from Wiktionary, Creative Commons Attribution/Share-Alike License

  • n. Plural form of buntline.


Sorry, no etymologies found.


  • Then it was clewlines and buntlines and lowering of yards as the topgallant-sails were stripped off.


  • They control absolutely -- sheets, halyards, clewlines, buntlines, braces, and down-hauls -- every sail on the fore and main.


  • The skysails were already furled; men were furling the royals; and the topgallant-yards were running down while clewlines and buntlines bagged the canvas.


  • “Stand by the main royal clewlines and buntlines,” I heard him shout, and the next instant came the hollow thutter of the sail as he started to lower away.

    The Ghost Pirates

  • We had to take this precaution, of having so many buntlines, as we were short-handed. by Roald Amundsen

    The South Pole; an account of the Norwegian antarctic expedition in the 'Fram', 1910 to 1912

  • Instead I flashed between its final extension and the starsail yard, with the buntlines far out of reach.

    The Urth of the New Sun

  • Her free-lifting square sails and gallants and royals and topgallants were swelling to leeward, cut into rotund patterns by the buntlines and leach lines, her taut rigging straining and singing against the quickening wind.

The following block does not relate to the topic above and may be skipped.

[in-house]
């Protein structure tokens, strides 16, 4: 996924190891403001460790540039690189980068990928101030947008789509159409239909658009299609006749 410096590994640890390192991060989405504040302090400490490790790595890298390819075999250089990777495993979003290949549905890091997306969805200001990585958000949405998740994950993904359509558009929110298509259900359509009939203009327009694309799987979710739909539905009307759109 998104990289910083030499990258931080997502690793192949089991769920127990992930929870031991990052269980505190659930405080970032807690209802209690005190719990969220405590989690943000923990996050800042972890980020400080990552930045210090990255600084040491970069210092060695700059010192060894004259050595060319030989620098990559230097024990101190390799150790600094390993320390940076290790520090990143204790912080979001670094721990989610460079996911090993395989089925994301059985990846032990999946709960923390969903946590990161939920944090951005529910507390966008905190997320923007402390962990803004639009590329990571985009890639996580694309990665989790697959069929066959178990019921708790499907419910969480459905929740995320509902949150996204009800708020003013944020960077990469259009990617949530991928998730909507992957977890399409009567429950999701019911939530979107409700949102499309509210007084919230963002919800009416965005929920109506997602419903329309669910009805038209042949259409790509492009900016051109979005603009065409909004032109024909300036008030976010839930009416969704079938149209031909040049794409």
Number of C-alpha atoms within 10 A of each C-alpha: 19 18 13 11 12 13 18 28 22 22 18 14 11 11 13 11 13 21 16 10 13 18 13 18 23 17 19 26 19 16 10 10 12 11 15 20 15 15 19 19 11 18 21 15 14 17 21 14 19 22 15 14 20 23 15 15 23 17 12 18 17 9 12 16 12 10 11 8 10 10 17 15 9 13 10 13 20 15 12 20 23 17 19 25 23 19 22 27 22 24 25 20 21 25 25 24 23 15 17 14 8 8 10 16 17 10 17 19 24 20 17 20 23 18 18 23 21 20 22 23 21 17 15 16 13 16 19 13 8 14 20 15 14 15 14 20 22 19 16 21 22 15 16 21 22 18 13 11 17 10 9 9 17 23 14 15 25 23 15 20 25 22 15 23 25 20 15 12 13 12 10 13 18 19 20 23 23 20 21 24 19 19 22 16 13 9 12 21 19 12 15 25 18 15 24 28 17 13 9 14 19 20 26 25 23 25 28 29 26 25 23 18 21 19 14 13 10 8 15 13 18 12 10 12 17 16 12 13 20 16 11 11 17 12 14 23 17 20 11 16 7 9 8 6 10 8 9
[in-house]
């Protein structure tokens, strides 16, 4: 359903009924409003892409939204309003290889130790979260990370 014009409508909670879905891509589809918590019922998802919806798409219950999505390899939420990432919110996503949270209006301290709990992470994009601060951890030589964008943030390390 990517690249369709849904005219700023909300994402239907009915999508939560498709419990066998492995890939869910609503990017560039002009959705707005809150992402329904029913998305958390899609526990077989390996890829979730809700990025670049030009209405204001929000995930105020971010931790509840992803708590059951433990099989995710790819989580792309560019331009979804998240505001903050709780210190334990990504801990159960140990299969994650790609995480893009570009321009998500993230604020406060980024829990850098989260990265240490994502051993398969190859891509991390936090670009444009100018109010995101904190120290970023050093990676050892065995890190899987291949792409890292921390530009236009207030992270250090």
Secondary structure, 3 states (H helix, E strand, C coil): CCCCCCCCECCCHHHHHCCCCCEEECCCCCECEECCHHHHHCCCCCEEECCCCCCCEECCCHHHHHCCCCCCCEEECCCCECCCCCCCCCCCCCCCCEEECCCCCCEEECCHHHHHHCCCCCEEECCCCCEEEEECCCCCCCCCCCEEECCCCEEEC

• The buntlines will draw the part of the sail below the reef well up on the part above the reefyard, and remain becalmed, while the weight of the reefspar will prevent any slatting or danger of losing the sail any more than any other sail clewed up.

    Scientific American Supplement, No. 829, November 21, 1891

  • By reference to the drawing it will be seen that it is not necessary to have clewgarnets or buntlines in reefing.

    Scientific American Supplement, No. 829, November 21, 1891

  • In an instant, up started the topmen in pursuit, as it seemed, of the middies in a sort of ` follow my leader 'chase; and ere the vibration of the commander's voice had ceased to tremble in the air, the active fellows were spread out along the footropes of the yards, loosing the lanyards of the gaskets and casting them off, while the deck-men let go the buntlines and clewlines and other running gear.

    Crown and Anchor Under the Pen'ant


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